The recent political and news landscape is cause for serious concern, not necessarily because of the policy decisions of the new administration but more of the way they conduct themselves in press interactions and on the internet. Our new president has been caught repeatedly blatantly lying, and it’s reached a point of public desensitization. In fact, according to PolitiFact (a website that documents the amount of falsehoods in politicians speeches), Trump’s public statements are about 48% untrue. Only 5% of what he says is considered to be 100% verifiable and true. The rest is somewhere in the middle. This is unacceptable because it creates a society in which lying is considered a natural and justified thing, and requires a bipartisan call for us as citizens to raise the standards of acceptable behavior by our leaders.
The problem with complacently accepting a leader who lies is that it devalues the truth. We, as responsible humans, not just Americans, should accept nothing less than the truth. It should be sought after and lies should not be tolerated. This is not a political view; this extends to both parties as well as news sources, who have an obligation to investigate the truth.
This willingness to believe in “fake news” and brushing off the fact that high-level leaders blatantly lie without consequence is the natural evolution of out-of-control post-modernism merging with the widespread use of social media. These unchecked post-modern ideals make both morals and truth relative. Then these relative “truths” are able to spread without any barriers through platforms like Facebook and Twitter, so that anyone with internet connection can spread their idea of the truth.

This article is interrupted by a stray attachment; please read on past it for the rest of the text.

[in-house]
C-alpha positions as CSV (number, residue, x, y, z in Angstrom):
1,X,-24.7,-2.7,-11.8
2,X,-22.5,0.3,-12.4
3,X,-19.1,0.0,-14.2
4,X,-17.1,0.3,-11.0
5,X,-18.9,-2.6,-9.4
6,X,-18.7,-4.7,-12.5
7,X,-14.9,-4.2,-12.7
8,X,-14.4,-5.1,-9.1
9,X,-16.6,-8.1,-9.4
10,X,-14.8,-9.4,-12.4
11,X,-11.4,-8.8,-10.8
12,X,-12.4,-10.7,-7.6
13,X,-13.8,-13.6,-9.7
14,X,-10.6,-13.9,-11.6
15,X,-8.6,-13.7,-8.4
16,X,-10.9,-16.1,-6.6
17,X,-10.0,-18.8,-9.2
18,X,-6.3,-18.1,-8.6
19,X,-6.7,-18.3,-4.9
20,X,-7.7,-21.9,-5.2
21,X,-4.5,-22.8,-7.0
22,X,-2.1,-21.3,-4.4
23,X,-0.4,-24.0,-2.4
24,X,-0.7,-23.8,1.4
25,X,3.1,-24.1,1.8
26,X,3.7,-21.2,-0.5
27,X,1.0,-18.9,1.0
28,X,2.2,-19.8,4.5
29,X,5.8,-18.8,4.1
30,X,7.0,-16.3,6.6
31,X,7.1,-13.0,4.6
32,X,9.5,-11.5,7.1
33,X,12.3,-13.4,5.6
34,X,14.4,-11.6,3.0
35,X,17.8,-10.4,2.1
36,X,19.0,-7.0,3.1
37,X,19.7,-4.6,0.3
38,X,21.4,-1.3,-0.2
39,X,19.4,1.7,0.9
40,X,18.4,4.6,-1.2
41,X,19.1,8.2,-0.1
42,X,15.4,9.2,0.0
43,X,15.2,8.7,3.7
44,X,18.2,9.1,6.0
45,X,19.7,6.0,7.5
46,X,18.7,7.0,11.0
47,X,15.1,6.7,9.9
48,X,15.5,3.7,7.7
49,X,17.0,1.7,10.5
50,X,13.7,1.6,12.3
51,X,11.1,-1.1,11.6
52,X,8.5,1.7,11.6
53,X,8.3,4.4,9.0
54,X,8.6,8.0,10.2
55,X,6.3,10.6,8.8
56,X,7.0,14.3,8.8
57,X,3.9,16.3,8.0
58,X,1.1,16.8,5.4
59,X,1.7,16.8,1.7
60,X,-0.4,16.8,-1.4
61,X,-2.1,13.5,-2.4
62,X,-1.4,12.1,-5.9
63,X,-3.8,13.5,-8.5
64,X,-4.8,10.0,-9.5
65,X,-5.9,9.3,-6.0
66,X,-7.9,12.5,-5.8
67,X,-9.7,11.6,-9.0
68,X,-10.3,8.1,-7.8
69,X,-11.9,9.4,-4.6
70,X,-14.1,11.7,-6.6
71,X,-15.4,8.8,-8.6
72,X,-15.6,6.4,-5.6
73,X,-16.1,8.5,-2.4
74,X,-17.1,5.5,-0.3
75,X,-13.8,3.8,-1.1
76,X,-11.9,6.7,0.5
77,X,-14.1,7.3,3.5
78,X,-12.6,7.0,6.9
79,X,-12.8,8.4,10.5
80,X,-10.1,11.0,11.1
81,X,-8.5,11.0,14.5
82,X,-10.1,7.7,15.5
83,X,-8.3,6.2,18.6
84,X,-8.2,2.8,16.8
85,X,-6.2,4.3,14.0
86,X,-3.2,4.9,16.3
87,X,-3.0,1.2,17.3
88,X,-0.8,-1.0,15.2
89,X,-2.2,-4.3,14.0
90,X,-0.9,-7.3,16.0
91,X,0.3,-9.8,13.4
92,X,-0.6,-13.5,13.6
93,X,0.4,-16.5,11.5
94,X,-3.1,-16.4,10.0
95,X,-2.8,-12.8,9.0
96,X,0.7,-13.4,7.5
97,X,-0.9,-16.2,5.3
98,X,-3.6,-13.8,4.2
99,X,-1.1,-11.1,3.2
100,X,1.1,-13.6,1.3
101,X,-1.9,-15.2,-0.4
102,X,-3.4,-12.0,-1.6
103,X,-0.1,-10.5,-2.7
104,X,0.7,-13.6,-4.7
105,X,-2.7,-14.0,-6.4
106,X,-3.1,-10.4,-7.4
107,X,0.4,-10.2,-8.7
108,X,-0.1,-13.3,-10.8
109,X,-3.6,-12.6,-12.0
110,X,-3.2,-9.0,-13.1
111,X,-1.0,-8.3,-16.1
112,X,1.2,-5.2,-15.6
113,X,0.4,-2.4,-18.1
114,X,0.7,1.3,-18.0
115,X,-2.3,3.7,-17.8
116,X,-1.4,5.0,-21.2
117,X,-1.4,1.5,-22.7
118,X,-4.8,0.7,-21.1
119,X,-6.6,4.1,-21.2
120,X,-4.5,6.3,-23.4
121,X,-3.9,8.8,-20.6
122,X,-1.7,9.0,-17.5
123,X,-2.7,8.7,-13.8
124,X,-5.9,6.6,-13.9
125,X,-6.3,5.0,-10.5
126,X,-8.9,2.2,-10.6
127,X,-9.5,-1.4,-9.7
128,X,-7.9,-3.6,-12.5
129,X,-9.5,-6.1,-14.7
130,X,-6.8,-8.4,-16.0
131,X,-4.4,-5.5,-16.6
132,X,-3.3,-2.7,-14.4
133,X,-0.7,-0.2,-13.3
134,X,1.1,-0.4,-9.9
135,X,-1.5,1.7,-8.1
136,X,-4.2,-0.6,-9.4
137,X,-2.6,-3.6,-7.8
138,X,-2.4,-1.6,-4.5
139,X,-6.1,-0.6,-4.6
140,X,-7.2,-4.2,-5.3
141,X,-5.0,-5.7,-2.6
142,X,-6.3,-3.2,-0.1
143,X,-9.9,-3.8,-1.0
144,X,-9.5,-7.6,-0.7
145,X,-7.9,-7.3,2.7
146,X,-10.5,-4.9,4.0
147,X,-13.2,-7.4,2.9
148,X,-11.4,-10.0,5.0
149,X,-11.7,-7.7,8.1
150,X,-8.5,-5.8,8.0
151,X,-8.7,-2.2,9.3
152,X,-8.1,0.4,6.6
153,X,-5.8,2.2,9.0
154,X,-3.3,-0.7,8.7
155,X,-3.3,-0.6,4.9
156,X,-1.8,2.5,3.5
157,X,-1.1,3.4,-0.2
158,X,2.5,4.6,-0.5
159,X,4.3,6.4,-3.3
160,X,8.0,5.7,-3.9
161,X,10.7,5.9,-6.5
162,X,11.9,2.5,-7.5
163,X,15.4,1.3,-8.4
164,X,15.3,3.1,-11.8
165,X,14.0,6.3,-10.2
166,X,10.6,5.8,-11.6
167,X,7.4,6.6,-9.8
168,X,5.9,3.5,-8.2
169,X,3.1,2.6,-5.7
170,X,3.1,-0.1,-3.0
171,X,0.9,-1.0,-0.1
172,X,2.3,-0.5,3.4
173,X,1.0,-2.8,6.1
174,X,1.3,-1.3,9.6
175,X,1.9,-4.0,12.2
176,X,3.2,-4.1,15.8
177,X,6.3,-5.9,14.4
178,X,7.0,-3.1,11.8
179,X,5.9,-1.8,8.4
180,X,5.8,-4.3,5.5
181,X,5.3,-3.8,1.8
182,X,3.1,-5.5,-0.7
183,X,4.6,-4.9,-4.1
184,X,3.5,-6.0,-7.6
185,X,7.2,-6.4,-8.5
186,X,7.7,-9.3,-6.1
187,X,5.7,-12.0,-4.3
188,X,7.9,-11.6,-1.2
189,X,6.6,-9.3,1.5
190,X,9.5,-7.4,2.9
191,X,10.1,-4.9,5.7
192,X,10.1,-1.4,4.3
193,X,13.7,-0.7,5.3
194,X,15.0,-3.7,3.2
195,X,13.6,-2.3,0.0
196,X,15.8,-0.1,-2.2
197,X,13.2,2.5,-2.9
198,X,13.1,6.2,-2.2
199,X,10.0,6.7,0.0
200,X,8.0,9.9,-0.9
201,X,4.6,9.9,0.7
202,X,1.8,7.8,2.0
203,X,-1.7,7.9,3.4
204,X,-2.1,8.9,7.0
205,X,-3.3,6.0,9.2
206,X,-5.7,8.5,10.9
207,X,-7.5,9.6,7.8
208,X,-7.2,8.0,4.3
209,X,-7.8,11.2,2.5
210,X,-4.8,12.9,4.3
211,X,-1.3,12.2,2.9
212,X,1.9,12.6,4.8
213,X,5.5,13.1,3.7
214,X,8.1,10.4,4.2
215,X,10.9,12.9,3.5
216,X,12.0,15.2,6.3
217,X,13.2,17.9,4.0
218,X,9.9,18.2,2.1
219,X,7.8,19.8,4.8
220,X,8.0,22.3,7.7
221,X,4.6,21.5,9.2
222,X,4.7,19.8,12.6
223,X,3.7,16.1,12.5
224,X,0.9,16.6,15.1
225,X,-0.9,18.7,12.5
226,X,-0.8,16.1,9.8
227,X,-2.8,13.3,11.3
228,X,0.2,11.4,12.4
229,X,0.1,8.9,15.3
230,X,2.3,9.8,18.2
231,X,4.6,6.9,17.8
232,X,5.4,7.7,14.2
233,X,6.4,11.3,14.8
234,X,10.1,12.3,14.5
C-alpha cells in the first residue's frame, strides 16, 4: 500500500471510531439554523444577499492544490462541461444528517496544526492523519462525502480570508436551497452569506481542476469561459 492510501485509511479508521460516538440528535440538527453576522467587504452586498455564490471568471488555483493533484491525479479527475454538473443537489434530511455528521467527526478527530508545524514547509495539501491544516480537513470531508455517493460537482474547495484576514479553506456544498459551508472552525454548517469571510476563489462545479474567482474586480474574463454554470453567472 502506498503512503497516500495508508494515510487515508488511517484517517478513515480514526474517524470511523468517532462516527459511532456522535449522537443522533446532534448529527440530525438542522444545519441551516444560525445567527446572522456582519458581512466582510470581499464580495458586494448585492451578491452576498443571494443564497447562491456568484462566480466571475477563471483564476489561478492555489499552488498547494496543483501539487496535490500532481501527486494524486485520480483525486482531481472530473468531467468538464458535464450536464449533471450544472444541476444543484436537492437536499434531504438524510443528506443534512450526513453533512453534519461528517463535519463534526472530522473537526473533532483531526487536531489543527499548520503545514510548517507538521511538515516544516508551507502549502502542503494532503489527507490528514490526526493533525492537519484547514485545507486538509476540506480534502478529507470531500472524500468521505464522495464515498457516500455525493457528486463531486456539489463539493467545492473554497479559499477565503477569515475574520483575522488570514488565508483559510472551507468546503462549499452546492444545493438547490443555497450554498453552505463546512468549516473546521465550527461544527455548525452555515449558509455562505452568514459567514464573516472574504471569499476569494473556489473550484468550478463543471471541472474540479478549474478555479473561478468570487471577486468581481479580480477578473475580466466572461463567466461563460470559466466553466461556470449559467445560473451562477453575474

In order to combat this, we must stop viewing truth as relative. We must cling to absolutes, in order to see through lies and those looking to deceive. As citizens, we have an obligation to stay informed and read a variety of sources to identify lies. We must also try to stop viewing the world through a “liberal” or a “conservative” lens and instead try to stick to facts.
Written by Ryan Hodge, a current intern at the WYA North America office.